Coroner slams Barkingside medical centre and NELFT after woman falls to her death at Ilford Exchange car park

PUBLISHED: 13:18 20 June 2018 | UPDATED: 16:05 20 June 2018

Maureen Campbell-Scott with husband Howard and their grandson. Pic: ANDREW CAMPBELL

Maureen Campbell-Scott with husband Howard and their grandson. Pic: ANDREW CAMPBELL


A coroner has criticised an NHS Trust and GP surgery after a woman fell to her death from The Exchange shopping centre car park.

The Exchange shopping centre in Ilford High. Picture: ArchantThe Exchange shopping centre in Ilford High. Picture: Archant

Maureen Campbell-Scott climbed over the wall of the multi-storey car park in Ilford and lay on a ledge 50 feet up on June 16 last year.

When a member of the public and staff from the High Road shopping mall tried to help her she appeared to roll off the narrow ledge.

At an inquest into her death in March east London senior coroner Nadia Persaud ruled that she died from multiple injuries.

She said Mrs Campbell-Scott died as a result of her own actions but there was no evidence to suggest she meant to end her life.

Ms Persaud issued a prevention of future deaths report following the inquest listing six concerns about communication between Mrs Campbell-Scott’s GP surgery, Fullwell Cross Medical Centre in Tomswood Hill, Barkingside, and the North East London Foundation Trust (NELFT).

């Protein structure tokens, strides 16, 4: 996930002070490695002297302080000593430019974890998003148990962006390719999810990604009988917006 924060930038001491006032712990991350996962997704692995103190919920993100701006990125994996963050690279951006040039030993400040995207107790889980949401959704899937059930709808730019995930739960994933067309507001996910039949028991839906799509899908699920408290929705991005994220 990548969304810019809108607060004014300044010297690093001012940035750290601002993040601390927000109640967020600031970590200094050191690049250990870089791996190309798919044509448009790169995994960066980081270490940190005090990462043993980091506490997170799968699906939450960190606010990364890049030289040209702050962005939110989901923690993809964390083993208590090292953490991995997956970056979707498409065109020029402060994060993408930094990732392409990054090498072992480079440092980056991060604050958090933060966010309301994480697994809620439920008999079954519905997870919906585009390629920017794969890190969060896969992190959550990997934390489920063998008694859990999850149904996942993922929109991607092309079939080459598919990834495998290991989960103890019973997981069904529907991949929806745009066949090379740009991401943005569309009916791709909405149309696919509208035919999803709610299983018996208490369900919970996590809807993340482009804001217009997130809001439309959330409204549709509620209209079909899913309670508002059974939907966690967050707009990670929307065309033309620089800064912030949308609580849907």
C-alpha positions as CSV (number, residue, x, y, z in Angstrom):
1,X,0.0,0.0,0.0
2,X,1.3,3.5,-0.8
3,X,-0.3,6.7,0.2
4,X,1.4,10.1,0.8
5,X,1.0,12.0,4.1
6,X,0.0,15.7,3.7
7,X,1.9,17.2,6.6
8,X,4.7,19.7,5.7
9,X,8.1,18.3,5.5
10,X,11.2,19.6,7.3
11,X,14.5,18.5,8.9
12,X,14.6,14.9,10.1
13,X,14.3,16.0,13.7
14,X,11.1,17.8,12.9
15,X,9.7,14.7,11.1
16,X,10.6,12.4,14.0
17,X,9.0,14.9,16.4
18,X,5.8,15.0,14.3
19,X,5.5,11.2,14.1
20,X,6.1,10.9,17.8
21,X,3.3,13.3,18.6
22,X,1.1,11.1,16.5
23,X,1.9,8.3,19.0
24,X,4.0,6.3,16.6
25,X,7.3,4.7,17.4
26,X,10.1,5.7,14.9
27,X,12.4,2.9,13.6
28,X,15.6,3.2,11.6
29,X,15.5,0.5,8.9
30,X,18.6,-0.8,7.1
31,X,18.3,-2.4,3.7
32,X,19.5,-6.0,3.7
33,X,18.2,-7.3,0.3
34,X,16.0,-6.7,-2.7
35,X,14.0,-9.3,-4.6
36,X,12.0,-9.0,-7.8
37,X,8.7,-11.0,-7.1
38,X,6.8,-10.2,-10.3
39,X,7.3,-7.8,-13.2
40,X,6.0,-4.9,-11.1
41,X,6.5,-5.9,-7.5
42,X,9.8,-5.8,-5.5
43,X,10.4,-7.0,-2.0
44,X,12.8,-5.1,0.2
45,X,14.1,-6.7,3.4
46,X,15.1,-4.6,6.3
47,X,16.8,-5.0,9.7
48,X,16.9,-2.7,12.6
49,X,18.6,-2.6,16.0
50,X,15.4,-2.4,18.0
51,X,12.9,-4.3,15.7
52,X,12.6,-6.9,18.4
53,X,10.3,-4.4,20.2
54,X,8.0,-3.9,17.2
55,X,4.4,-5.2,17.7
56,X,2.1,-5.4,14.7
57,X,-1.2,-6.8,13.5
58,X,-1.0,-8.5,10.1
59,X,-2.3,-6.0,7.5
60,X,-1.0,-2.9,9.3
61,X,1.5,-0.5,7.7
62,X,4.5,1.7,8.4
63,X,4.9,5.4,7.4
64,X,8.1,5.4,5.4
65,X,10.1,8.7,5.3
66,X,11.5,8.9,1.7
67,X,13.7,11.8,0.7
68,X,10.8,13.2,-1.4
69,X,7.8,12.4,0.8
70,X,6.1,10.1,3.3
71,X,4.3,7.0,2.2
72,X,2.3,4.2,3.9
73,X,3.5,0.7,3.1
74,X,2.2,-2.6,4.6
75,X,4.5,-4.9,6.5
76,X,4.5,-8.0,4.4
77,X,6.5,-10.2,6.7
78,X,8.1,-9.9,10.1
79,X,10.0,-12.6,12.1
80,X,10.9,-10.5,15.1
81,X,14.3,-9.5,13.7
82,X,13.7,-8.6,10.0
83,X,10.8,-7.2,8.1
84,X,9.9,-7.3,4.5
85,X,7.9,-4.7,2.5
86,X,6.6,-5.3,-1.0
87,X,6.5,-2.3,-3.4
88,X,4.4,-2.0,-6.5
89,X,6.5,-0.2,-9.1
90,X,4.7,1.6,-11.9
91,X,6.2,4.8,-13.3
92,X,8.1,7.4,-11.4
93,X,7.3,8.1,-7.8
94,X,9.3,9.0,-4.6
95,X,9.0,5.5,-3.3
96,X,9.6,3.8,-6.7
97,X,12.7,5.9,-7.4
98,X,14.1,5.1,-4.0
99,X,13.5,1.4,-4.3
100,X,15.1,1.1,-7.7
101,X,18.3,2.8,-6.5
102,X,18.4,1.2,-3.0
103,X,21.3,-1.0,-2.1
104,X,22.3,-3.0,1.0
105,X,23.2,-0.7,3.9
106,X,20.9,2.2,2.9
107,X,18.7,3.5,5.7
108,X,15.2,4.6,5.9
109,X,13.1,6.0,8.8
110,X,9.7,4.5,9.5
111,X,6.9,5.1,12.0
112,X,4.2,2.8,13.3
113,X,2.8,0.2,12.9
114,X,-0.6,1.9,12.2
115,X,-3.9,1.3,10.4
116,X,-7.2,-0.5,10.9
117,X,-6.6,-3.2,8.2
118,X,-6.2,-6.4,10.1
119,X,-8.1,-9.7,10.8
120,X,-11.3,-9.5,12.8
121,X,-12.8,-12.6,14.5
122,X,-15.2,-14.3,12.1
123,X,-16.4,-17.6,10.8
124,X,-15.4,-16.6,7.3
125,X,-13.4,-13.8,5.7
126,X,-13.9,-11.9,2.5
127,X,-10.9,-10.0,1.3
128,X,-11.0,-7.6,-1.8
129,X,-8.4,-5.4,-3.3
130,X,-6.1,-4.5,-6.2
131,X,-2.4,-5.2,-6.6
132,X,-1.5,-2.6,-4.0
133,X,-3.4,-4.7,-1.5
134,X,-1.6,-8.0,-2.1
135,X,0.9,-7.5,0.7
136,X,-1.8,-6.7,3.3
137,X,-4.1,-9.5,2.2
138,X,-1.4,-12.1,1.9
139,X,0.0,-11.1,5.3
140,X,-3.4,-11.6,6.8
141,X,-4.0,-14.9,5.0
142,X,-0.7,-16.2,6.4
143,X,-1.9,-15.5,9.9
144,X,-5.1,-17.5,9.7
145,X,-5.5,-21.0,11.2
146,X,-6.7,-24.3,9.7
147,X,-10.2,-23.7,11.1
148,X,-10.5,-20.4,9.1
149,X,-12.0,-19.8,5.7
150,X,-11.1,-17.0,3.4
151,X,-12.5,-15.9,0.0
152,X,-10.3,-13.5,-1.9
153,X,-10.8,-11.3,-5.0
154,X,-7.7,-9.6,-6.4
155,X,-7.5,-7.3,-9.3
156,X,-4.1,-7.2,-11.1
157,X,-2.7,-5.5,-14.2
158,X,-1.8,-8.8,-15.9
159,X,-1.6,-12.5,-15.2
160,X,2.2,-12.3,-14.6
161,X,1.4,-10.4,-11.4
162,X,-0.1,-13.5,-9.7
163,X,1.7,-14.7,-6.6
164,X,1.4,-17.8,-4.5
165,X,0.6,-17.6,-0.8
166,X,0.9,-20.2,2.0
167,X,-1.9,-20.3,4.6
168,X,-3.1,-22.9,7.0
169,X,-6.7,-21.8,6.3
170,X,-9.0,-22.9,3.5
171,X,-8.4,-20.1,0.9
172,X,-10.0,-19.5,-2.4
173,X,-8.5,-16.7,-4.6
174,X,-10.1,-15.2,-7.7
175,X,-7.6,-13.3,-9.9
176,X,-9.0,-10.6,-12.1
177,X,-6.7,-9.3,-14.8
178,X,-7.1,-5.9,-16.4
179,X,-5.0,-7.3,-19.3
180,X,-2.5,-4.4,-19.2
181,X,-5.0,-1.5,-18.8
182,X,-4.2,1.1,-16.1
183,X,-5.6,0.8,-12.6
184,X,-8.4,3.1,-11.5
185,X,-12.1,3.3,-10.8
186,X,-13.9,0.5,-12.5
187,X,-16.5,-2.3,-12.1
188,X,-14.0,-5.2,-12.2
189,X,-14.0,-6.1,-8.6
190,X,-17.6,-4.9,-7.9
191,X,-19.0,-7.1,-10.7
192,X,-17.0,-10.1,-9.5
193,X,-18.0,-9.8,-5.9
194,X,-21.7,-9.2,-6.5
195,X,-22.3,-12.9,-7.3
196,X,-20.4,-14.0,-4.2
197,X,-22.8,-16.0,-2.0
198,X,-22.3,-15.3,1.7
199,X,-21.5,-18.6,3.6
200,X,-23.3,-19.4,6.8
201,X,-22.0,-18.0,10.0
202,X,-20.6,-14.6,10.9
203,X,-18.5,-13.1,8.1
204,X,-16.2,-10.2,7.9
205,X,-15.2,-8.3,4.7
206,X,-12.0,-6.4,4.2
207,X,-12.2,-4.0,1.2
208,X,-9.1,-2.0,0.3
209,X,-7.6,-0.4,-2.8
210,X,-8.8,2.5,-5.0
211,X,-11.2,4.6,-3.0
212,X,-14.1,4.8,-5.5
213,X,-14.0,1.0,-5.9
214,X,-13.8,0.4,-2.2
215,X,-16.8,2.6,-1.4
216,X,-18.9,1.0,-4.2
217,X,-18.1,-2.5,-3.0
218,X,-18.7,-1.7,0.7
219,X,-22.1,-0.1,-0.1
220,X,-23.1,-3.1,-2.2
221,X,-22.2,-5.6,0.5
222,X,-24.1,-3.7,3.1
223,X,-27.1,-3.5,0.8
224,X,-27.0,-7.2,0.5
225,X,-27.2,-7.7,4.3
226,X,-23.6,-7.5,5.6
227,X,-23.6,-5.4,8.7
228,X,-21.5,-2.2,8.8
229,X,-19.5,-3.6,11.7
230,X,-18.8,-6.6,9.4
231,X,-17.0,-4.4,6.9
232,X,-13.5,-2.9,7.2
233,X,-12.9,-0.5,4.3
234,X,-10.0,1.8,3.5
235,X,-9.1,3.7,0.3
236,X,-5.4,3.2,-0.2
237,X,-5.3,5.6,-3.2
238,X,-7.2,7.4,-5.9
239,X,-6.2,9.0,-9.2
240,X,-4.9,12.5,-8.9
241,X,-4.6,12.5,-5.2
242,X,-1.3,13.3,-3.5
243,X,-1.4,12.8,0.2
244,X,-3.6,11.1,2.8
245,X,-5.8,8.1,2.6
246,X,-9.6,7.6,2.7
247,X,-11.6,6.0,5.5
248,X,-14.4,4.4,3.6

It reveals that Mrs Campbell-Scott’s doctor referred her to the wrong team at the trust when her mental health deteriorated in April 2016.

The referral was then lost, leading to a four month delay before she was seen by the trust’s staff.

The report highlights two-week long delays between the trust sending letters requesting medication changes and her doctor receiving them.

It adds her GP failed to follow the trust’s psychiatric team’s directions over her medication.

The report states Mrs Campbell-Scott had seven prescription changes between November 2016 and February 2017.

“It is challenging for GPs to be able to ensure rapid and accurate changes when medication changes are directed by the specialist team,” the report notes.

The report implies neither the trust nor surgery learnt from mistakes at the time of the inquest about the best ways to improve communication.

The coroner ends saying the issue is unlikely to affect only Fullwell Cross surgery.

Mrs Campbell-Scott’s son Andrew said: “My mum was one of the most lovely, kind and thoughtful people you could wish to meet.

“Her family and friends have been devastated by her loss and firmly believe she would still be with us today if mistakes had not been made by NELFT and Fullwell Cross Medical Centre.”

A NELFT spokesman said the trust has developed a regularly reviewed action plan with the surgery and is working towards putting it into practice to tackle the issues.

Fullwell Cross Medical Centre was contacted but did not send a response.

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